Picture this: you are in a conversation with your friend about the struggles in his/her life. You can tell your friend feels increasingly frustrated and lost. You know that the only thing that’s truly going to meet their needs is a relationship with Christ. But each time you invite your friend to church or your bible study, they shut you down immediately. “We all have our own path,” they say to you, and once again, you feel like you’ve missed an opportunity to help them find life in Jesus. But the reality is, your friend is more interested than you might think. If you have a friend who’s spiritual, but not interested in being “religious”, here’s a few things that might help them become curious about finding out about Jesus for themselves—through the source itself.
1. Connect your life to your Bible.
One of the best forms of evangelism is simply believing it for yourself. Before you can show a friend what a vibrant spiritual life with God can look like, you have to actually have one. When you spend time daily in God’s Word yourself, you will naturally be able to speak to the help, comfort and wisdom you’ve found through the stories and direction of scripture. Rick Warren says “we naturally evangelize anything we love.” Find your own love for scripture and discover how easily you begin to speak from what you’ve learned or related to that day—with no strings attached. Nobody likes pressure—but people love intrigue. Help your friend become intrigued by scripture through your own passion for it.
2. Help identify their felt need and present solutions.
The beautiful thing about God’s Word is that it legitimately addresses every need of the human condition. But as human beings, we are often slow to actually pinpointing our needs and the flawed ways we try to meet them. Become a great listener and question-asker of your friend. Help them notice what they might be seeking, and ask them if what they are doing is working. By exposing the gap between who they want to be and who they actually are, you can help your friend move toward their need with an interest for finding answers that they may have not recognized before.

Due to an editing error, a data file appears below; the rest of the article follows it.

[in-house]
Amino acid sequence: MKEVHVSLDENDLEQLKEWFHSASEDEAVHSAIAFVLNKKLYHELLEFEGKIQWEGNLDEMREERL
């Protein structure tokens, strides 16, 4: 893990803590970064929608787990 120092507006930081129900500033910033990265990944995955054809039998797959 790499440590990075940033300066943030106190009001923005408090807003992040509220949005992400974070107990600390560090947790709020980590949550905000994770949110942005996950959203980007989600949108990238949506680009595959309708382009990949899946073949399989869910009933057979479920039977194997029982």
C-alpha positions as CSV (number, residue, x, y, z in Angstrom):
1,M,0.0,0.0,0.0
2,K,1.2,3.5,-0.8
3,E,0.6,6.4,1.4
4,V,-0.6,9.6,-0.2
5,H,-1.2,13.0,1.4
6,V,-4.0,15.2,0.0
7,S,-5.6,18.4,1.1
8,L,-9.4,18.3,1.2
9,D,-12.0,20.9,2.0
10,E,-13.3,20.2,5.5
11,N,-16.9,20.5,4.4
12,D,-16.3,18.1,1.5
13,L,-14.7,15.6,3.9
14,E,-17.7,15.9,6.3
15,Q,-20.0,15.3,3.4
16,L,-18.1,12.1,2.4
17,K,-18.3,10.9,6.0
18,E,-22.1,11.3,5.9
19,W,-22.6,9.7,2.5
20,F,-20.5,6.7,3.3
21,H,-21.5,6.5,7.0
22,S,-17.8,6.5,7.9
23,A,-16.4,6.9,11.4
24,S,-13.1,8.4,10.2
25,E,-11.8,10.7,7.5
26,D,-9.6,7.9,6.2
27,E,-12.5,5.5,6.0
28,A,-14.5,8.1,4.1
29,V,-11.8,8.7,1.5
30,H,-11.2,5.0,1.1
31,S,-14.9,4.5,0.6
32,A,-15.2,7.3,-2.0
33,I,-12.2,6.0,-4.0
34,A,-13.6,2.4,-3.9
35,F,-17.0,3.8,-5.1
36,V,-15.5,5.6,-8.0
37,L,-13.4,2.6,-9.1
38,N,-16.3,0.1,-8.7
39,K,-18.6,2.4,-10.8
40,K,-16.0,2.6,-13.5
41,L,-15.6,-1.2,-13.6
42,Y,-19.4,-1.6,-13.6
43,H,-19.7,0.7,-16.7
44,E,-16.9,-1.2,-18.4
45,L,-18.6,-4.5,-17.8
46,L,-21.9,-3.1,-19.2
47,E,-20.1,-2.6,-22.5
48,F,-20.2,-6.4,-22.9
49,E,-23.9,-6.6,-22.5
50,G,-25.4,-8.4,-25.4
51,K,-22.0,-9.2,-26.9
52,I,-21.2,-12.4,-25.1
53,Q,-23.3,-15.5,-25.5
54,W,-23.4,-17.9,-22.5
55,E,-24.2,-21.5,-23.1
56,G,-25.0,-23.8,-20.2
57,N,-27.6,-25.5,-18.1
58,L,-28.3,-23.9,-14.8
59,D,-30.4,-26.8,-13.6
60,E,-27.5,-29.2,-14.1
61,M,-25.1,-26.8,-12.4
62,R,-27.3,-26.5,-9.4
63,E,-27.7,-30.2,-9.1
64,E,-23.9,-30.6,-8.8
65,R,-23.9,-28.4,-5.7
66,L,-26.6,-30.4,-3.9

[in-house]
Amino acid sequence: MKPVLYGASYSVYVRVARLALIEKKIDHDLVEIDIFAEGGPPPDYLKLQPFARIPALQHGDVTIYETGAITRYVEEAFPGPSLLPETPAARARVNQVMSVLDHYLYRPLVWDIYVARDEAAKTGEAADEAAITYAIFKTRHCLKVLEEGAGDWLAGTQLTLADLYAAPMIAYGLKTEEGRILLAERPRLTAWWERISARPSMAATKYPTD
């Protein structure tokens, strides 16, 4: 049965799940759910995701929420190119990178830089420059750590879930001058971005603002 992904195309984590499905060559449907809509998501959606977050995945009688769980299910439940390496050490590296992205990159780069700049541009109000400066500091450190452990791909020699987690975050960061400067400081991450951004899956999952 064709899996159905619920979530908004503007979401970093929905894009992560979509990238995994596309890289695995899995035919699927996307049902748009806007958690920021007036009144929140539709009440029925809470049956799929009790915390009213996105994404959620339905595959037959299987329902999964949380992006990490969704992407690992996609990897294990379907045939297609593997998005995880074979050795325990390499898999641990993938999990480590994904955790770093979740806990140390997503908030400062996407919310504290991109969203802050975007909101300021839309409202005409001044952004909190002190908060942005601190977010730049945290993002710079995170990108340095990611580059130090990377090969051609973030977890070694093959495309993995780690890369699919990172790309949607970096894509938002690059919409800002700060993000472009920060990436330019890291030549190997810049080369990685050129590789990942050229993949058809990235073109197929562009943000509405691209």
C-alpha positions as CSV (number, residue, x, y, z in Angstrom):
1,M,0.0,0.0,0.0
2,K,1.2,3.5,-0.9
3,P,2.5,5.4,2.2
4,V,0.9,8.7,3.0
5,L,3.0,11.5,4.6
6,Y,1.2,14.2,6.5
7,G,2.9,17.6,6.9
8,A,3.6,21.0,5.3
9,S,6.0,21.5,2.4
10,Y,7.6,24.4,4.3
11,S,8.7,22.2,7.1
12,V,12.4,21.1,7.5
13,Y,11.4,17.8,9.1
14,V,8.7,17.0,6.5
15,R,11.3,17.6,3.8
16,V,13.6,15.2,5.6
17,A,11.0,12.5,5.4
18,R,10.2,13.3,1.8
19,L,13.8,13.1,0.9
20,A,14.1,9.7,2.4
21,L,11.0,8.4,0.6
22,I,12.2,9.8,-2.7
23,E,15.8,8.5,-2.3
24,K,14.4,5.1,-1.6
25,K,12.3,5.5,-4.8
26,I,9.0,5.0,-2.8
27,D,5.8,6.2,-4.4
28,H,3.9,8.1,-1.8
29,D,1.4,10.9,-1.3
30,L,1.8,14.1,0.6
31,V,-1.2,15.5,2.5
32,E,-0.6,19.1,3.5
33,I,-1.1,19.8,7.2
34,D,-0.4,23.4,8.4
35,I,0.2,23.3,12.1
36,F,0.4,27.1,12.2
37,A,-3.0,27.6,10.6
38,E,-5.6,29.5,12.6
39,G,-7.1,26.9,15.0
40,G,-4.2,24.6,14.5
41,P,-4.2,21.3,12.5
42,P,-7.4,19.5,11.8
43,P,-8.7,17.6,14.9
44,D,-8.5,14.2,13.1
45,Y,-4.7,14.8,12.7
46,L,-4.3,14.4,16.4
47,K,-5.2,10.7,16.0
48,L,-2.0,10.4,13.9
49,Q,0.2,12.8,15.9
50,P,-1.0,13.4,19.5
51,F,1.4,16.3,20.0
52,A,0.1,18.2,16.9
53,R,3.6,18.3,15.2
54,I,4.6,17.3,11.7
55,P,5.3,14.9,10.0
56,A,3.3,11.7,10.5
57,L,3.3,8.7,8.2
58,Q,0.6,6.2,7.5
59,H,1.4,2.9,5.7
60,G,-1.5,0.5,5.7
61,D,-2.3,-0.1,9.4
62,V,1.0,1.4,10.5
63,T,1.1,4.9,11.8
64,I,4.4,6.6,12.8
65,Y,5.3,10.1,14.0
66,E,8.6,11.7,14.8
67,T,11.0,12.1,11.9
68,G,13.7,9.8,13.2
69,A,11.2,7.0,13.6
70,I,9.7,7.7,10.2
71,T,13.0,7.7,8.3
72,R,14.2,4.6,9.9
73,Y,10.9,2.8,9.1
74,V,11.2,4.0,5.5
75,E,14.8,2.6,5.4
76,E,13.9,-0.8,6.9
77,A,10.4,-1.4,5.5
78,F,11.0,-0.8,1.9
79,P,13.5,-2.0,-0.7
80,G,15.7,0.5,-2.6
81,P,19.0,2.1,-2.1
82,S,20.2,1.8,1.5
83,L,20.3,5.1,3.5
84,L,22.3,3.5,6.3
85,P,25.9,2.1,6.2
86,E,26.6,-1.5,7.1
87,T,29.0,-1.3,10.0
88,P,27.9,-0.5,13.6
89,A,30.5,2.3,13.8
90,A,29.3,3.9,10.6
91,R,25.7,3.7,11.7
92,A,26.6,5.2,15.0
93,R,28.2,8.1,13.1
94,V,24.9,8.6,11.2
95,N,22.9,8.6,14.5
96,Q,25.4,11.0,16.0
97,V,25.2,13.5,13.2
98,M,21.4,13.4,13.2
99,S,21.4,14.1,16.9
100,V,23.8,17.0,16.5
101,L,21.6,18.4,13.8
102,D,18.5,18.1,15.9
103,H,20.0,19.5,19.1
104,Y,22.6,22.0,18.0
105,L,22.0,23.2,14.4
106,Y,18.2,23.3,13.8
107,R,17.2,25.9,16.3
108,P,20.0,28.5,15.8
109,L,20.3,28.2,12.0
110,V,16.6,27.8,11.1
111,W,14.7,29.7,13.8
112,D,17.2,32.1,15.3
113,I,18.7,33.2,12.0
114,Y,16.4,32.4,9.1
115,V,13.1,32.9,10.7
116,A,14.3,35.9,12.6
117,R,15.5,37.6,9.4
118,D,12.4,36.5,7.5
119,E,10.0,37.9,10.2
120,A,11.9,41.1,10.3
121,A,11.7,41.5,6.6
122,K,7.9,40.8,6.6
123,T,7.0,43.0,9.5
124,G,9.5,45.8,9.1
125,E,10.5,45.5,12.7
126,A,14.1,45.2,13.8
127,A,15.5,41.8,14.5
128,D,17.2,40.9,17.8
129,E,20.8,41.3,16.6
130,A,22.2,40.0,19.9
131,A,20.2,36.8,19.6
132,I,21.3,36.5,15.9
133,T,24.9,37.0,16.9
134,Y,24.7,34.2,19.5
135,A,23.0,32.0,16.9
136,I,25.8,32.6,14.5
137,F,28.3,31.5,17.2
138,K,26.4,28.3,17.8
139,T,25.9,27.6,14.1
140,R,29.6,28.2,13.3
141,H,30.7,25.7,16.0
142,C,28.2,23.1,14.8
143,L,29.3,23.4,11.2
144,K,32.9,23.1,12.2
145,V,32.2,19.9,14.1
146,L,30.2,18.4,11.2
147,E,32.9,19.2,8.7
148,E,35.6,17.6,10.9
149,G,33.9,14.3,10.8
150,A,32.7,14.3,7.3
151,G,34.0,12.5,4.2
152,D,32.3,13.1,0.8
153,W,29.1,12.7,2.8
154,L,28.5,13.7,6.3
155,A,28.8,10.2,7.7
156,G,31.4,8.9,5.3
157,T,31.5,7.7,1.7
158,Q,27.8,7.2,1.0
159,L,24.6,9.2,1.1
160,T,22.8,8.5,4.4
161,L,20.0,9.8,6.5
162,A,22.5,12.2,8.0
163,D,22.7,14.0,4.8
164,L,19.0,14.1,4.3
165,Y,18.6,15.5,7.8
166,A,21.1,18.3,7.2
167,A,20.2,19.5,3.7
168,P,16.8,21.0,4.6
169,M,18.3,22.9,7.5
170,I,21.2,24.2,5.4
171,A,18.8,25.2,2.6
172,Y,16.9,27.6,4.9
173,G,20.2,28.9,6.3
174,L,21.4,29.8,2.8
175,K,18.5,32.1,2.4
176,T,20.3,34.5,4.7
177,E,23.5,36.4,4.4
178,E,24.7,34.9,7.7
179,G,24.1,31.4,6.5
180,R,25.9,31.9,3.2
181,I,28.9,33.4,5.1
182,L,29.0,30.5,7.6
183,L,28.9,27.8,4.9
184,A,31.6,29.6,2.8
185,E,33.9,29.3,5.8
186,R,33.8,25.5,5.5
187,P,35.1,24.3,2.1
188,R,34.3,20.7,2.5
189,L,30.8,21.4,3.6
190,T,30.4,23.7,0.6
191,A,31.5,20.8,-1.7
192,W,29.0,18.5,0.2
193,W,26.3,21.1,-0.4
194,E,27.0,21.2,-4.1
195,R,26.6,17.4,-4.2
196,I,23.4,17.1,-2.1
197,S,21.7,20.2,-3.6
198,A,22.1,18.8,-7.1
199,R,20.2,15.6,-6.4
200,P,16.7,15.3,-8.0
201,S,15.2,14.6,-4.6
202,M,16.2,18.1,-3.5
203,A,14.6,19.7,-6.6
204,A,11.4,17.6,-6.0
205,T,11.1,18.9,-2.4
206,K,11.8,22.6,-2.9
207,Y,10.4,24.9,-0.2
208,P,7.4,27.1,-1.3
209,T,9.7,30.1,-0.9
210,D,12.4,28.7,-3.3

3. Challenge them (gently).
Over time, you may be able to challenge your friend (when they trust you—when you’ve proven to be trustworthy!). A gentle challenge might be something like, “I know you are anxious and trying lots of solutions. Would you be willing to try something different?” A gentle challenge could also be, “I know you are willing to explore spiritual things, but you seem closed off to exploring Christianity. Is there a reason for that?” And then listen, and listen well. Many people have unexplored reasons for why they don’t want to move toward Jesus because of past church hurt. You may be a healing, graceful presence that gives them hope to try again.
4. Meet them where they are without expectation.
One of the marks of true friendship is that we don’t manipulate or deceive each other for selfish gain. If you treat your friend like a competition to win—even if that win is for Jesus—they will feel it. Be willing to meet your friend where they are, with the invitation to finding out more about God through the Bible—but not a hard-sell expectation. Be a person who prays passionately for your friends but waits patiently on your friends.
5. When they are ready–give them specific direction, and follow up.
When the door opens, be ready to open it for them. Give your friend a specific challenge—like reading a Gospel, for instance—and then follow up with them. Helping your friend know where to start in the Bible is as important as providing the invitation. God is seeking his children, urgently and intentionally. And he calls us to be a partner with Him in that work, with great joy. Be a friend who brings people closer to their Father in Heaven through His Word—not closer to a religion, but certainly to a relationship.
Nicole Unice is a pastor, speaker and author of “Help, My Bible is Alive!” a 30-day challenge designed to help people start (or re-start) encountering God through His Word. Find out more at helpmybibleisalive.com or nicoleunice.com